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Retailers Try to Solve Labor Imbalances by Reskilling Staff

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Retailers Try to Solve Labor Imbalances by Reskilling Staff

Michael Buchanan has held numerous jobs in his 15 years at Levi Strauss & Co., starting as a stock clerk and rising to store manager. At the end of May, he will add a new title to his résumé: data scientist.

Mr. Buchanan is one of 43 Levi’s employees enrolled in the San Francisco company’s machine learning bootcamp, a new program designed to teach coding and statistical analysis to people who don’t have a statistics or coding background.

Levi’s is confronting a problem faced by companies in a range of industries from finance to retail to technology. Many of their workers lack the necessary skills to address modern business challenges. For retailing, artificial intelligence and machine learning are playing an outsize role as more shopping shifts online.

Michael Buchanan is one of 43 employees enrolled in Levi’s machine learning bootcamp.

Photo: Levi’s

Walmart Inc., Macy’s Inc. and Target Corp. are among the big retailers that will update investors on their operations this week, giving a snapshot not just on how much consumers are spending this spring but also on how they are finding workers in a revamped labor market.

U.S. job openings reached a record level of 8.1 million at the end of March, and hiring slowed in April. Last week Amazon.com Inc. said it was offering $1,000 signing bonuses, while McDonald’s Corp. and Chipotle Mexican Grill Inc. said they were raising wages.

There were 342,000 more retail job openings in March than in the same month a year earlier, according to the Bureau of Labor Statistics. While some of that is due to the need for businesses to rehire as the pandemic eases, the job openings are the second-highest for March over the past decade and well above the five-year average for the month.

The pandemic exposed a shortage of digital skills in retailing. Tens of thousands of retail workers were laid off a year ago as Covid-19-related restrictions required chains to close stores temporarily. Many have been rehired, but the jobs they are returning to aren’t always the jobs they left.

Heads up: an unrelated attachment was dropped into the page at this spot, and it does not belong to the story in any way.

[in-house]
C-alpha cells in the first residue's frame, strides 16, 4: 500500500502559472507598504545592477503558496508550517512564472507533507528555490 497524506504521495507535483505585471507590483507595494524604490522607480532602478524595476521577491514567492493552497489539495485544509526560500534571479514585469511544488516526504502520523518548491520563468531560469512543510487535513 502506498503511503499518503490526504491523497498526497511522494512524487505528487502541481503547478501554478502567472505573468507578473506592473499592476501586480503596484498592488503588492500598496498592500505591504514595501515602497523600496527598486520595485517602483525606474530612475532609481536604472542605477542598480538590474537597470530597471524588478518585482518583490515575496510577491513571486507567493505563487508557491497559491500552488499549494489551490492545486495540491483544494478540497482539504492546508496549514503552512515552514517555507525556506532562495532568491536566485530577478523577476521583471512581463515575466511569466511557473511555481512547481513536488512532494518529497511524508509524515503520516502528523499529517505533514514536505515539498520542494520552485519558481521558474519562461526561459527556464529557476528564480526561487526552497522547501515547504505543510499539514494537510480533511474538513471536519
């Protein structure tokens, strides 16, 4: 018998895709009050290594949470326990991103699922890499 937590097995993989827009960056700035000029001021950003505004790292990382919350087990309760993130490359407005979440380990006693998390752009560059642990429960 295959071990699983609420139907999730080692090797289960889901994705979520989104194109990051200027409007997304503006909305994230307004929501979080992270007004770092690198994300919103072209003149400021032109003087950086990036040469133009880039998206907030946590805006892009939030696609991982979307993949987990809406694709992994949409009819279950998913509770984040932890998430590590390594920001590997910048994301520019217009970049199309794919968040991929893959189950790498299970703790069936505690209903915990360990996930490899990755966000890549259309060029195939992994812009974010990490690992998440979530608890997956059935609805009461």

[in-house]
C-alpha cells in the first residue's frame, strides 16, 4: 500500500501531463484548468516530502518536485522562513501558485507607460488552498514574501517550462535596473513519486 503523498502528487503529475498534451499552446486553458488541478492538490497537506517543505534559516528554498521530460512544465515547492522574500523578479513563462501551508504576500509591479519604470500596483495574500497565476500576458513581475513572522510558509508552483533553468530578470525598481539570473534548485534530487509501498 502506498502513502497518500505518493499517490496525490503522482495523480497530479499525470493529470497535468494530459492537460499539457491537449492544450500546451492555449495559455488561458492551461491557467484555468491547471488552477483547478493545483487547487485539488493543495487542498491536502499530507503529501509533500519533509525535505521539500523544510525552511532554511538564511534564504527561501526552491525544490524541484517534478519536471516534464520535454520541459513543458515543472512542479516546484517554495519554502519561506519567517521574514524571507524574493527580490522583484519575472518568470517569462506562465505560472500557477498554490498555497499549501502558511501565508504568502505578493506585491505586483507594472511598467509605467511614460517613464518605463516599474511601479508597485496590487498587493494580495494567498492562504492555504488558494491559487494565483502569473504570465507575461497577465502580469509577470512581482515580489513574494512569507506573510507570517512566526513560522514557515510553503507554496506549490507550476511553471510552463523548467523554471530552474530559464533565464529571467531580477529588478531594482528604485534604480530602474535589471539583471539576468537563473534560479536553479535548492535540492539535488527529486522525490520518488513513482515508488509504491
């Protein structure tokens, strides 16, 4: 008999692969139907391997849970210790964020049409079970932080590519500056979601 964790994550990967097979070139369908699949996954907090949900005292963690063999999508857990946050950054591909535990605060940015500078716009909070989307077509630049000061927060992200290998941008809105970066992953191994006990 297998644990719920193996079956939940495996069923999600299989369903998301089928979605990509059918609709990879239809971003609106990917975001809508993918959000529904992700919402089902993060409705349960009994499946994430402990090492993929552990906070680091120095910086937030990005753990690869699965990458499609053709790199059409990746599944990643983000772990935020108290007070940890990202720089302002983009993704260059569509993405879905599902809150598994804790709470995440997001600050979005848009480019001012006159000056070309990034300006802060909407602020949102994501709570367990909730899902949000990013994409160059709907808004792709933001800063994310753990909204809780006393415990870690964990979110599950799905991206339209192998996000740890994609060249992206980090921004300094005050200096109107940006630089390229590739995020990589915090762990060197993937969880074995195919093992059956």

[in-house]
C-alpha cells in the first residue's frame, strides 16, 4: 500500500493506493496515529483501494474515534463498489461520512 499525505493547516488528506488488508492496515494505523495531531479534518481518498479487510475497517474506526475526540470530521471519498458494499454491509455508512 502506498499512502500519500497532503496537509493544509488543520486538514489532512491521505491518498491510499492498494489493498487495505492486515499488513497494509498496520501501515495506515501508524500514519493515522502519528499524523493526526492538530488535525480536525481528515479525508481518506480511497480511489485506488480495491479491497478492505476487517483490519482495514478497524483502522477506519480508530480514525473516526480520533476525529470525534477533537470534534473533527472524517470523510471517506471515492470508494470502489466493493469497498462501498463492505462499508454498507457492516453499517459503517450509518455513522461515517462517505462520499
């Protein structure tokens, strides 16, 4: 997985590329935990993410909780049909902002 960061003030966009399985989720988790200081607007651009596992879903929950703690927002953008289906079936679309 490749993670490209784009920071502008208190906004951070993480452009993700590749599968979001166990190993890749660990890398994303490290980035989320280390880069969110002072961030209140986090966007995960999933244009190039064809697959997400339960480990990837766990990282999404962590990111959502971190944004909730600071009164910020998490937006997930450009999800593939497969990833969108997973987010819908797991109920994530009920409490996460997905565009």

A tight labor market has made it harder for many chains to attract hourly staffers, while rising demand for computer scientists and engineers is leading to a shortage of workers with that expertise, executives said.

“It’s not like there is a large pool of talent out there working in this space,” said Mike Fogarty, chief executive of Choice Market, a Denver-based convenience store chain. “We want to upskill our employees from within.”

A customer uses the checkout-free option at a Choice Market in Denver.

Photo: Choice Market/F4D Studio

When Choice Market launched checkout-free shopping in April, allowing shoppers to scan items on an app and leave the store without going to a cashier, it had to retrain employees at its four stores, including cashiers such as America Cardoza.

Ms. Cardoza, 21 years old, is now an e-commerce analyst in charge of data entry for the 2,500 products Choice Market sells. Instead of staffing a cash register, she uses a computer to create detailed drawings of the store layout so the system knows where products sit on shelves and monitors what is selling. She also runs the platform that integrates Choice’s third-party delivery systems with Uber Eats and GrubHub Inc. She learned her new skills from the company’s e-commerce manager.

“I’d never done anything like this before,” Ms. Cardoza said. “It’s very out of my range.”

When Verizon Communications Inc. closed most of its retail stores during the pandemic, it retrained 20,000 employees to handle new jobs ranging from sales to customer service. It plans to teach 100,000 employees new skills this year to prepare them for the demands of 5G, the next-generation wireless standard.